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When to treat with surfactant?
More than 30 years after surfactant treatment came into widespread use for preterm infants there is still a lot of variation in practice. Thresholds for treatment in infants who are stabilised on non-invasive respiratory support vary widely. Having been involved in discussions about trial protocols relating to respiratory support and outcomes I know that our long and tortuous journey of treatment preferences means that this is an area where there are strongly held views and limited equipoise. Aoife Branagan and colleagues report a network meta-analysis of randomised trials of different treatment strategies. They found no convincing evidence to support any particular FiO2 threshold for deciding on treatment. They reviewed 14 trials that enrolled 5298 participants and found no evidence to prefer a threshold of 30, 40 or 50% oxygen. There was limited evidence that morbidity may be increased at a threshold of 60%. David Sweet discusses the paper and the wider literature in an accompanying editorial and gives the rationale for the European Guidelines for the management of RDS published in 2022, of which he was an author, recommending treatment for worsening babies with RDS when FiO2>0.30 on CPAP pressure≥6 cm H2O or if lung ultrasound suggests surfactant need. The paper and the editorial highlight the need for further evidence now that non-invasive respiratory support from birth is the widely preferred treatment strategy. Surfactant administration techniques are now less invasive than before, but they are not non-invasive. We need to determine whether prophylactic less invasive surfactant treatment is superior to rescue treatment and which treatment threshold optimises the balance of risks and benefits. We must not be a barrier to recruitment to such trials. See pages F333 and 324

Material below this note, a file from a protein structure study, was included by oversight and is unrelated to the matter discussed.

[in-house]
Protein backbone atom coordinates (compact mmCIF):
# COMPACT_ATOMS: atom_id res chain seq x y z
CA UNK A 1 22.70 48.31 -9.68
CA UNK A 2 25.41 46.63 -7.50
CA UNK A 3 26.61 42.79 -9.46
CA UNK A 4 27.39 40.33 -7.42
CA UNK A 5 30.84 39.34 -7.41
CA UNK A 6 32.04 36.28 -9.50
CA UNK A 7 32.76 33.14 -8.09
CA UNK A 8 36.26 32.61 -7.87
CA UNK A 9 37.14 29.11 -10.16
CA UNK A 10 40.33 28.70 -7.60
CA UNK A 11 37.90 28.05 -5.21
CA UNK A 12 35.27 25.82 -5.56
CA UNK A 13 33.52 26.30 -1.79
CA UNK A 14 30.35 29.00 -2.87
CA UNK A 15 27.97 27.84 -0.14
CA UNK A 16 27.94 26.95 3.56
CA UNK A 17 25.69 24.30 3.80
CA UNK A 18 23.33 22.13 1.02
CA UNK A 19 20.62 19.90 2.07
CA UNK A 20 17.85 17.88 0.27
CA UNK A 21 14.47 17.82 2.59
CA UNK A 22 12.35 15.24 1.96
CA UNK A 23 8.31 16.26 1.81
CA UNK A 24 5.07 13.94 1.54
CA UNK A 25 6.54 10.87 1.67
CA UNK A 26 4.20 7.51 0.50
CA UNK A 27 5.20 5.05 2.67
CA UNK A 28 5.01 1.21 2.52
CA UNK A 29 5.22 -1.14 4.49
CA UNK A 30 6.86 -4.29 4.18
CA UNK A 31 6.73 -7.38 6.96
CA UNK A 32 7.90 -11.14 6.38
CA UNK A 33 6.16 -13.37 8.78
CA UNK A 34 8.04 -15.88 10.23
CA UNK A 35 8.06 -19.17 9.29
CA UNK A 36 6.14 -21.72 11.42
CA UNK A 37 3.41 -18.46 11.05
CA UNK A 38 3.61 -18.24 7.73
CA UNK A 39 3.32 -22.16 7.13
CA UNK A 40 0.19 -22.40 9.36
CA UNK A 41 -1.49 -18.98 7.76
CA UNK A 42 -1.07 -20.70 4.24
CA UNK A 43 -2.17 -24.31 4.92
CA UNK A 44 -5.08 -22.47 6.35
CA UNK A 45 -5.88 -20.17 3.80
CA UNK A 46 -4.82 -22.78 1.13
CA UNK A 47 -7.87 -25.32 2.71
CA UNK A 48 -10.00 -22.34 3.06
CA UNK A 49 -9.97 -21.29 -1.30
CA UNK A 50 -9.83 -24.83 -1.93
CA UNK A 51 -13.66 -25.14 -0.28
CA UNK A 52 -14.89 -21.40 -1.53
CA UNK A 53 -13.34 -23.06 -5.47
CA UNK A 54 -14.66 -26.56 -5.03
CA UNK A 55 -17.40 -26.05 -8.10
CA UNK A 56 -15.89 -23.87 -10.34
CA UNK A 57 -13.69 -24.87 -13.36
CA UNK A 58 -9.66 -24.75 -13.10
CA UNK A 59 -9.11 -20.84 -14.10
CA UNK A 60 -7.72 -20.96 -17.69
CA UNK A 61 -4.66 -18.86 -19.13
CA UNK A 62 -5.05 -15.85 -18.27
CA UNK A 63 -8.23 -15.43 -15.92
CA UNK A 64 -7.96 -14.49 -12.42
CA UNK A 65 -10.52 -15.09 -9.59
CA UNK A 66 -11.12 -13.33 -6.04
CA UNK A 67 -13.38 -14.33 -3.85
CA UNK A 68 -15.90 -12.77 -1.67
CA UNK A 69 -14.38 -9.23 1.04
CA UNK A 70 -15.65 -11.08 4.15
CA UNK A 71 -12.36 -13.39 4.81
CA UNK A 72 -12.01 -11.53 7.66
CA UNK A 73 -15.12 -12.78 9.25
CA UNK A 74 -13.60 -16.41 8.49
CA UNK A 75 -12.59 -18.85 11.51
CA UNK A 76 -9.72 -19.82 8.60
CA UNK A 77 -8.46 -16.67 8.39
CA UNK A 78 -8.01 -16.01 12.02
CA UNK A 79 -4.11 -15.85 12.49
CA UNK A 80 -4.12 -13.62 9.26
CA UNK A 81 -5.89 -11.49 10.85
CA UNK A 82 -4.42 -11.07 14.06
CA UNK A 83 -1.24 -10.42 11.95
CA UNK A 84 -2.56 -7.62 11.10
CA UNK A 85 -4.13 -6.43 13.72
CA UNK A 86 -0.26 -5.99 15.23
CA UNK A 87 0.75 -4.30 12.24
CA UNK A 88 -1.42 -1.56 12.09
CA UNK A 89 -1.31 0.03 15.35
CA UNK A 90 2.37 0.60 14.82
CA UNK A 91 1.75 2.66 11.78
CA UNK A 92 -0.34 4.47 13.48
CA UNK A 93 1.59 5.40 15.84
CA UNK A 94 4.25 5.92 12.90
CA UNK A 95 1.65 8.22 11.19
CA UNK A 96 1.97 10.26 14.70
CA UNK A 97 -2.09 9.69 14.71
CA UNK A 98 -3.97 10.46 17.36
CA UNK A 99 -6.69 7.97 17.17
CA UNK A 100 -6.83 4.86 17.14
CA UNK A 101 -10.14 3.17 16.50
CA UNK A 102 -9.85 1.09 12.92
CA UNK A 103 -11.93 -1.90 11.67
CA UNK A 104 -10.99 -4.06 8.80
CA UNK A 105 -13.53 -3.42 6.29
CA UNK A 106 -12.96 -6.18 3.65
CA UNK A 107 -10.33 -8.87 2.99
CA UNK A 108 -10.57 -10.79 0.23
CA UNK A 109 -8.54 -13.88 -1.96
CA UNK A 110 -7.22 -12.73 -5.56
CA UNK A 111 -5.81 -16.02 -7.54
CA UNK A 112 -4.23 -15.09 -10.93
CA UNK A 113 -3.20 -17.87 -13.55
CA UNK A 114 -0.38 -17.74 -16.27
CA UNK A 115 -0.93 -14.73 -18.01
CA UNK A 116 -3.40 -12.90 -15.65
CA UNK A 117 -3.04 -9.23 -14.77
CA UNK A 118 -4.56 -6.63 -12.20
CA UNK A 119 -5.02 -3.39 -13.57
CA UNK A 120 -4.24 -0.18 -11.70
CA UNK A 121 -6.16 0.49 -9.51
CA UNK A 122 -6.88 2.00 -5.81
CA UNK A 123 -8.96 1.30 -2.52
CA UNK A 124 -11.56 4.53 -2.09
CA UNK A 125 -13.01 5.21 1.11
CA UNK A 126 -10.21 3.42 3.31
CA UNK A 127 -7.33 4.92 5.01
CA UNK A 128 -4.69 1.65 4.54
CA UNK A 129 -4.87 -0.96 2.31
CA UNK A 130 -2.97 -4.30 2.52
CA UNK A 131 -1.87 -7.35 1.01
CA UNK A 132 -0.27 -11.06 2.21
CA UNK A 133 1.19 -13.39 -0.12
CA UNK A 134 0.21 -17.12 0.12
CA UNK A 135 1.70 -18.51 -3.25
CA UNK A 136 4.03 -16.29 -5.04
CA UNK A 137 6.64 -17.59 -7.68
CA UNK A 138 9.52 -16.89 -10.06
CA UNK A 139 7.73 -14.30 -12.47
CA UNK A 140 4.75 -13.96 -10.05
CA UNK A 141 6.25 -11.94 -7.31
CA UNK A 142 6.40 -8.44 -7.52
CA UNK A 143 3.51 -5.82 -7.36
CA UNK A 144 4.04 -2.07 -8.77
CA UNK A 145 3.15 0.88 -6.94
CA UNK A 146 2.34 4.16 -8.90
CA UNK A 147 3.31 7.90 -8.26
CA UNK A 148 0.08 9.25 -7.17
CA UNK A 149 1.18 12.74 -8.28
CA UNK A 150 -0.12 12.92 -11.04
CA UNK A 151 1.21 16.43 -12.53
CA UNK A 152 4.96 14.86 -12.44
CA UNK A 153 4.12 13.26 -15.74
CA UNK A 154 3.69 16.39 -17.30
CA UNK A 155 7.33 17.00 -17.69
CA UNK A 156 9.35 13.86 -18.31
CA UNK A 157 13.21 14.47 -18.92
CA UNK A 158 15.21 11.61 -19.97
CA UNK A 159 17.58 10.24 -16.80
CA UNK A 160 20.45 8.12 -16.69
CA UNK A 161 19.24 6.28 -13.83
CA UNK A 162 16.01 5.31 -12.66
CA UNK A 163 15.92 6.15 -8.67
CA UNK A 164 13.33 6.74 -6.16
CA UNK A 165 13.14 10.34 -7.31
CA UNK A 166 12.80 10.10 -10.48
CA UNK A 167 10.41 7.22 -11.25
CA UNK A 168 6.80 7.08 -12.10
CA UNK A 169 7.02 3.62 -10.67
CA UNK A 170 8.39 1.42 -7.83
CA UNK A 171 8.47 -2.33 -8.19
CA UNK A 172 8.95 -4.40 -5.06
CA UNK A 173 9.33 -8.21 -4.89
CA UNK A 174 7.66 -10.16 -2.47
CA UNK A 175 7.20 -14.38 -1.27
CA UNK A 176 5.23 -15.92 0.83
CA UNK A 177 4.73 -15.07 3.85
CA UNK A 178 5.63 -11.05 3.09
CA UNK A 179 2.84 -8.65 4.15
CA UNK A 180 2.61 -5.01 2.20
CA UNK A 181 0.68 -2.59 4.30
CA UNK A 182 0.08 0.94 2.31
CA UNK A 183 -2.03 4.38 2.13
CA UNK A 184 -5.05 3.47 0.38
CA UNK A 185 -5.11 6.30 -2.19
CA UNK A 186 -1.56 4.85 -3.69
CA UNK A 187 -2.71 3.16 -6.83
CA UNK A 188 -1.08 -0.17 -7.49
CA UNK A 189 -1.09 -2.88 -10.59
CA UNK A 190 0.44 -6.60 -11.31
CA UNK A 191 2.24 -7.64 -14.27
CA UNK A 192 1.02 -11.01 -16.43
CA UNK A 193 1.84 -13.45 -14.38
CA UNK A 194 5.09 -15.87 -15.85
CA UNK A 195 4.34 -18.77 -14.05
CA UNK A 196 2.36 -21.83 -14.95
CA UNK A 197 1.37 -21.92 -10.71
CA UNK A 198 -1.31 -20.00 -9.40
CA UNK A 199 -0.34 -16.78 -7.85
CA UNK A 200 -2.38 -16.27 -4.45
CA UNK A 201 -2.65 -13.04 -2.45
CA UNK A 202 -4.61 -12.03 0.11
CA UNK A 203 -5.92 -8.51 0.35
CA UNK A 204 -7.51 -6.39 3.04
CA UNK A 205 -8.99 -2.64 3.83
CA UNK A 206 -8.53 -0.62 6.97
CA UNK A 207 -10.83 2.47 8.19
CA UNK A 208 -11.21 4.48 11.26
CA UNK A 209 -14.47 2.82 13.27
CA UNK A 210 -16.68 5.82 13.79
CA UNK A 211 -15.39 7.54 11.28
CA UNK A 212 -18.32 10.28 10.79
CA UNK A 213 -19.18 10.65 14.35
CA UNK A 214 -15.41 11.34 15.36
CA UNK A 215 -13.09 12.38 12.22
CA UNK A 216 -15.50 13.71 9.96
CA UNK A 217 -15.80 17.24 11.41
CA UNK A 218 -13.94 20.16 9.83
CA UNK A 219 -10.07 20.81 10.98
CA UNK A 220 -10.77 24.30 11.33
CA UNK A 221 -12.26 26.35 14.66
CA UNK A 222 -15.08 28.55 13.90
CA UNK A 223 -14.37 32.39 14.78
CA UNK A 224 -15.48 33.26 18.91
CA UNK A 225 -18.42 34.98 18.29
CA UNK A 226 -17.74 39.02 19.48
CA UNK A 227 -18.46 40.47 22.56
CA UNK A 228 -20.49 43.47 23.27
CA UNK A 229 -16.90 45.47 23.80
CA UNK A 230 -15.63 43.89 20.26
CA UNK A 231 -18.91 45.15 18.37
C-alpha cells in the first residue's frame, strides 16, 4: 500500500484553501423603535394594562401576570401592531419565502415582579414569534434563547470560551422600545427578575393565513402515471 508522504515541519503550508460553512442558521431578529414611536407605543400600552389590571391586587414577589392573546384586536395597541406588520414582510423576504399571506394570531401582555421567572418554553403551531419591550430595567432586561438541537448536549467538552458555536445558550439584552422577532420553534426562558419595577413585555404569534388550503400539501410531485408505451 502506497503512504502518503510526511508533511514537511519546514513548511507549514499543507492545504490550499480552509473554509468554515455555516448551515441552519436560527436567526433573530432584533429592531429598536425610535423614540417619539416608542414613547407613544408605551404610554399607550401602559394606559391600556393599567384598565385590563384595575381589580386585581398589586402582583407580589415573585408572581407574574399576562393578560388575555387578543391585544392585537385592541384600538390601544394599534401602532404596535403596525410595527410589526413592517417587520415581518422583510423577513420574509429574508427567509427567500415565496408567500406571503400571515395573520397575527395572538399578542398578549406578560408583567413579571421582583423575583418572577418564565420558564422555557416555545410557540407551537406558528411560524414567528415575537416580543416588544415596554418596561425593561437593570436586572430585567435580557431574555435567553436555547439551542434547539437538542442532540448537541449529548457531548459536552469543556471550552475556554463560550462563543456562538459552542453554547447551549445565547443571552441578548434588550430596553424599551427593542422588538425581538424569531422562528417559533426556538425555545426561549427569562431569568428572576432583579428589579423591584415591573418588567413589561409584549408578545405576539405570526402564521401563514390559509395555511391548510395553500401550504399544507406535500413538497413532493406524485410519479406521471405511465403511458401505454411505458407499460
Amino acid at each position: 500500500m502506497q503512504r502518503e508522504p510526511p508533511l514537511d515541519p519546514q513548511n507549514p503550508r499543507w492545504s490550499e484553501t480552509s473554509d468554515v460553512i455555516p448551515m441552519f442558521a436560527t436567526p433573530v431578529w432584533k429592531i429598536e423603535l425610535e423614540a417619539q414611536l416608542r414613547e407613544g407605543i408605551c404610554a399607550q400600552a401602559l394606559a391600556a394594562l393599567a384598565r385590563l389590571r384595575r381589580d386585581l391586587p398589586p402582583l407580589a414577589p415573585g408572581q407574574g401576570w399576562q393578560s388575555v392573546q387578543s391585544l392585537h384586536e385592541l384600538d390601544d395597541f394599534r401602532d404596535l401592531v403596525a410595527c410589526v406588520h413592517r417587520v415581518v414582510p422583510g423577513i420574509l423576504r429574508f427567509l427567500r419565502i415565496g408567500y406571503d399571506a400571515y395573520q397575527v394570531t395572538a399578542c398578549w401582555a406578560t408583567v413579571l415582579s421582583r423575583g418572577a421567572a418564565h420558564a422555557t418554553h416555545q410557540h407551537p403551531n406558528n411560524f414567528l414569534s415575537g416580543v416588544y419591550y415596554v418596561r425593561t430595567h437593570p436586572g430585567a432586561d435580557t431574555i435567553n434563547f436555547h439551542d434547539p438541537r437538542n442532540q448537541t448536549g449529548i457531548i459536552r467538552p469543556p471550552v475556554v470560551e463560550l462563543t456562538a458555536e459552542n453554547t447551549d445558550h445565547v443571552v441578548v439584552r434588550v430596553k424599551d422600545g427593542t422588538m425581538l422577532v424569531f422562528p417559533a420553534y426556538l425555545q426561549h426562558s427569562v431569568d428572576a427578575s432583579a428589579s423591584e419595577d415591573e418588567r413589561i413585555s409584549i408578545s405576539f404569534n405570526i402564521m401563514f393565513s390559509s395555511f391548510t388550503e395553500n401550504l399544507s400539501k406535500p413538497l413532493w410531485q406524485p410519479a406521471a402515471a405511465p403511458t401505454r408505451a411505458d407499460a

Getting to health equity in NICU care
Differences in race/ethnicity, gender, income and other social factors are associated with disparities in health, illness and premature death. Jochen Profit and colleagues discuss within-NICU and between-NICU mechanisms of disparate care that may contribute to this and strategies for addressing them. Although their article in places focuses on care delivery systems in the United States the themes discussed and associated strategies extend into all healthcare systems and have essential lessons for us all. Three other articles in this issue link to this extremely important theme. See pages F326, F348, F380 and F432
National PRECEPT programme to increase the uptake of magnesium sulphate in pre-term deliveries